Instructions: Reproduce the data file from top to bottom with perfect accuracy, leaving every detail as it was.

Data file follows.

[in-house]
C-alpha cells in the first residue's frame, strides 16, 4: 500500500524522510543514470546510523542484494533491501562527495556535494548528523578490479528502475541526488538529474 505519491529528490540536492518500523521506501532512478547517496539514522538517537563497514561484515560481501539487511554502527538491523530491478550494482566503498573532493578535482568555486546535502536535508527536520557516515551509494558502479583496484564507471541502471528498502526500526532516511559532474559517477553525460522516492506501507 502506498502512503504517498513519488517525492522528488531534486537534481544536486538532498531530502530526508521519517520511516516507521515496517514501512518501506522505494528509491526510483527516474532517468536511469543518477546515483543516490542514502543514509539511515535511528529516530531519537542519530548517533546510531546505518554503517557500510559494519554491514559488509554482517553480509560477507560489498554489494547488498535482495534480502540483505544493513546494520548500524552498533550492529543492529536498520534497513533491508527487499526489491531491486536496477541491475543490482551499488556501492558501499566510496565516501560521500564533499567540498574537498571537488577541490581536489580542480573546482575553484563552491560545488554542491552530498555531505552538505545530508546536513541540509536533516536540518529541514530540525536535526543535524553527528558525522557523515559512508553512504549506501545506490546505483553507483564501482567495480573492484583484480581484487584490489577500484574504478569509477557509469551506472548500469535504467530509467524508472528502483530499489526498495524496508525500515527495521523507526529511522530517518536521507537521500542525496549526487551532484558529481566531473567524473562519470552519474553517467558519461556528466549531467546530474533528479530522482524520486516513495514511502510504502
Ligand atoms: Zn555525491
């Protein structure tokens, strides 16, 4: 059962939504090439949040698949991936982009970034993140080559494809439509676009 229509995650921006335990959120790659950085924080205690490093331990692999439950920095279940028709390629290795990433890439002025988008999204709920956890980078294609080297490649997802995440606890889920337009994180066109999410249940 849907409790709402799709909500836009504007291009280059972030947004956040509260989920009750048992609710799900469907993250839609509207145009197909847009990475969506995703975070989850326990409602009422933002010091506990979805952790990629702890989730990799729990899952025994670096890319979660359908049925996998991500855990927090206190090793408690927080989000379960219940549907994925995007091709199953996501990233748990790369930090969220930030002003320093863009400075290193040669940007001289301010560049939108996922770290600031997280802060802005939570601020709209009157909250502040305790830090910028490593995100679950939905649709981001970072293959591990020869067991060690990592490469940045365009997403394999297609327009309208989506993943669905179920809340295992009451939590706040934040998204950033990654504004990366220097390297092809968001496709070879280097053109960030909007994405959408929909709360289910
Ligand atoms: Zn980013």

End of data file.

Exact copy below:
[in-house]
C-alpha cells in the first residue's frame, strides 16, 4: 500500500524522510543514470546510523542484494533491501562527495556535494548528523578490479528502475541526488538529474 505519491529528490540536492518500523521506501532512478547517496539514522538517537563497514561484515560481501539487511554502527538491523530491478550494482566503498573532493578535482568555486546535502536535508527536520557516515551509494558502479583496484564507471541502471528498502526500526532516511559532474559517477553525460522516492506501507 502506498502512503504517498513519488517525492522528488531534486537534481544536486538532498531530502530526508521519517520511516516507521515496517514501512518501506522505494528509491526510483527516474532517468536511469543518477546515483543516490542514502543514509539511515535511528529516530531519537542519530548517533546510531546505518554503517557500510559494519554491514559488509554482517553480509560477507560489498554489494547488498535482495534480502540483505544493513546494520548500524552498533550492529543492529536498520534497513533491508527487499526489491531491486536496477541491475543490482551499488556501492558501499566510496565516501560521500564533499567540498574537498571537488577541490581536489580542480573546482575553484563552491560545488554542491552530498555531505552538505545530508546536513541540509536533516536540518529541514530540525536535526543535524553527528558525522557523515559512508553512504549506501545506490546505483553507483564501482567495480573492484583484480581484487584490489577500484574504478569509477557509469551506472548500469535504467530509467524508472528502483530499489526498495524496508525500515527495521523507526529511522530517518536521507537521500542525496549526487551532484558529481566531473567524473562519470552519474553517467558519461556528466549531467546530474533528479530522482524520486516513495514511502510504502
Ligand atoms: Zn555525491
């Protein structure tokens, strides 16, 4: 059962939504090439949040698949991936982009970034993140080559494809439509676009 229509995650921006335990959120790659950085924080205690490093331990692999439950920095279940028709390629290795990433890439002025988008999204709920956890980078294609080297490649997802995440606890889920337009994180066109999410249940 849907409790709402799709909500836009504007291009280059972030947004956040509260989920009750048992609710799900469907993250839609509207145009197909847009990475969506995703975070989850326990409602009422933002010091506990979805952790990629702890989730990799729990899952025994670096890319979660359908049925996998991500855990927090206190090793408690927080989000379960219940549907994925995007091709199953996501990233748990790369930090969220930030002003320093863009400075290193040669940007001289301010560049939108996922770290600031997280802060802005939570601020709209009157909250502040305790830090910028490593995100679950939905649709981001970072293959591990020869067991060690990592490469940045365009997403394999297609327009309208989506993943669905179920809340295992009451939590706040934040998204950033990654504004990366220097390297092809968001496709070879280097053109960030909007994405959408929909709360289910
Ligand atoms: Zn980013």